The first half of the twentieth century saw crippling childhood diseases – tuberculosis of the bones and joints, osteomyelitis and poliomyelitis – spread through communities. These diseases were highly contagious and left many children with permanent disability. The Children’s Hospital in Carlton did not have the capacity or resources to handle the influx of children needing long-term care due to these debilitating diseases.
Many medical staff at the hospital had served in the First World War and undertaken medical training in Europe. They witnessed the developments of orthopaedic and rehabilitation treatments used on returned soldiers and believed these new treatments could also benefit children.
One such treatment was heliotherapy (Helios is the sun god in ancient Greek mythology). Championed by Swiss doctor, Auguste Rollier, heliotherapy was designed to expose a patient to the healing powers of the sun and fresh air in a bid to kill bacteria, increase vitamin D levels and improve immune function. Special buildings, called sanatoriums, with long open-air balconies were constructed across Europe. Heliotherapy became a popular method of treating bone and joint diseases.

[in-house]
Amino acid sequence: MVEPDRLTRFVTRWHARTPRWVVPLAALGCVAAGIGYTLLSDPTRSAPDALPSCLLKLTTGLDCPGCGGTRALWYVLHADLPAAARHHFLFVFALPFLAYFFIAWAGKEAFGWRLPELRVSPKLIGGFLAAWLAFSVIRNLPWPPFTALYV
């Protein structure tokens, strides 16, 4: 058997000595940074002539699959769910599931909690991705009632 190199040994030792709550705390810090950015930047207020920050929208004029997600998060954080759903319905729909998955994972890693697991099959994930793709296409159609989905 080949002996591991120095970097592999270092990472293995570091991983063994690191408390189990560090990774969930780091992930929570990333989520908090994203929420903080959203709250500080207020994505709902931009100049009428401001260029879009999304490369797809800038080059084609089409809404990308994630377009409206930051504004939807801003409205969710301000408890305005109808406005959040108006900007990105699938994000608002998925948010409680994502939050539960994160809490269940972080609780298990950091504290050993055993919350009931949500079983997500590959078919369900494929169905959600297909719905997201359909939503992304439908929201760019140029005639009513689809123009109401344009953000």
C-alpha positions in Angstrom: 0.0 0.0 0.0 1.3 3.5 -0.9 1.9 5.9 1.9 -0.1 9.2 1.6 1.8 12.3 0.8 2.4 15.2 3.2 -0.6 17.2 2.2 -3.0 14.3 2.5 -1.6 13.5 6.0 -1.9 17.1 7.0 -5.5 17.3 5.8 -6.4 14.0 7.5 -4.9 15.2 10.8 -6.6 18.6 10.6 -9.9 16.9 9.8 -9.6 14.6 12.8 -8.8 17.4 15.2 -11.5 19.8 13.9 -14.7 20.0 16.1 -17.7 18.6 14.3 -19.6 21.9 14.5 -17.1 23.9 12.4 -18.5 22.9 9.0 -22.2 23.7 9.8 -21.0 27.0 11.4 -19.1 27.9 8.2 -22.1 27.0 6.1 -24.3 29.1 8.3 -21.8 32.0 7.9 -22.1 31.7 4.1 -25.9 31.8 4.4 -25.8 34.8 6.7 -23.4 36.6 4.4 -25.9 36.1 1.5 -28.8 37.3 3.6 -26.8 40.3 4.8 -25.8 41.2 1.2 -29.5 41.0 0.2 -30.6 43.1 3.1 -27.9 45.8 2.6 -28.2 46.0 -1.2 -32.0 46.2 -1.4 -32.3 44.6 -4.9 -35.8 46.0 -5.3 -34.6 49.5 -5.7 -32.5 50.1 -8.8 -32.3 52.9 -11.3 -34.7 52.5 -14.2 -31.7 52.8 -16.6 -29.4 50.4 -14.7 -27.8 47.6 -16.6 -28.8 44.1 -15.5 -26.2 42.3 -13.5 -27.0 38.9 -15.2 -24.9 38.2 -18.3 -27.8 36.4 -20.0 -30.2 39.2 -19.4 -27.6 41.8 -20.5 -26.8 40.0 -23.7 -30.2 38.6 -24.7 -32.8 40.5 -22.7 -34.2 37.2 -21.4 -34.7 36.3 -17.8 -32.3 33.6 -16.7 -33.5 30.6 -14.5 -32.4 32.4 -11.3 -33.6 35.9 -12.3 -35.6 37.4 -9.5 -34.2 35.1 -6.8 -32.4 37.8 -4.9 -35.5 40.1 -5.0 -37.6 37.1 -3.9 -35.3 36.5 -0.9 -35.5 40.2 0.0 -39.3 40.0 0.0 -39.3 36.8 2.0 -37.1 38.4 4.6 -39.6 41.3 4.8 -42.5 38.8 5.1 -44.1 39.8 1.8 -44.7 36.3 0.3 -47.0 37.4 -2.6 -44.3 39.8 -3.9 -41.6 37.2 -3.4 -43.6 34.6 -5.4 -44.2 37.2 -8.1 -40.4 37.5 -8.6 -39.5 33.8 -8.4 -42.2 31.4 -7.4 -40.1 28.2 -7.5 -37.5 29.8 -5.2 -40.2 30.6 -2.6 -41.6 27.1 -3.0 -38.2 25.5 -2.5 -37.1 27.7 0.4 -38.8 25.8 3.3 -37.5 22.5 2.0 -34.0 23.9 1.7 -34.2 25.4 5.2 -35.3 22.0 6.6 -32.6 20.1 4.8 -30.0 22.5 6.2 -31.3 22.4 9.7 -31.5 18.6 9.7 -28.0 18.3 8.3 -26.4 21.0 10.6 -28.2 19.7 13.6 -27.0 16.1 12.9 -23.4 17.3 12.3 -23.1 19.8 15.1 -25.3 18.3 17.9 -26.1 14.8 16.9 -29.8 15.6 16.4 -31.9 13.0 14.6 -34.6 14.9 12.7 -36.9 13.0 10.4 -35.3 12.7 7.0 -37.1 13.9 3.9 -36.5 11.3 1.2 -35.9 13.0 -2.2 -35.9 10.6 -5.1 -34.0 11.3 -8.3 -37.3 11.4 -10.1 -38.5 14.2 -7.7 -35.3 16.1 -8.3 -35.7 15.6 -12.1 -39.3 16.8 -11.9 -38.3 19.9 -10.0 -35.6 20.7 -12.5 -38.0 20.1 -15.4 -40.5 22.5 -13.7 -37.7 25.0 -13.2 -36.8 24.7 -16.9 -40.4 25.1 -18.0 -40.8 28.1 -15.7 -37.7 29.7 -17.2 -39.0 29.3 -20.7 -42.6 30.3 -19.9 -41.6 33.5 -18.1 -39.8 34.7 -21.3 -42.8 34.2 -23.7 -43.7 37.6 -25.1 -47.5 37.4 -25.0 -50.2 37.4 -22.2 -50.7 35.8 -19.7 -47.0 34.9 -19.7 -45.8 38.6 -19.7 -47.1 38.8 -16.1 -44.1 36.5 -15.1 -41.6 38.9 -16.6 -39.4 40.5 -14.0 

The Committee of Management raised funds to build an orthopaedic hospital dedicated to treating children suffering from orthopaedic disease. Opened in 1930 with 80 beds, The Children’s Orthopaedic Hospital in Mt Eliza was the crown jewel of the hospital due to its beautiful architecture and location, and would continue to be so for over 40 years. By the 1930s one third of hospital expenditure was on the treatment and after-care of ‘crippled’ children.
Treatment techniques included heliotherapy, physiotherapy and occupational therapy. The progressive philosophy behind these treatments led to the development of paediatric rehabilitation and Allied Health services. The mid 1950s saw major breakthroughs in vaccine research and development. The first polio vaccine was introduced to Australia in 1956 and by the 1960s vaccines prevented epidemics of infectious diseases from ravaging Victorian communities, dramatically reducing the disease burden on our population. By 1971 a hospital facility like Mt Eliza was no longer required and the remaining patients were transferred to the new Parkville hospital.
After the hospital closed down, the buildings were used for an aged care facility and then administration offices by Peninsula Health Council. In 2019 the site was sold to developers for $17.5 million.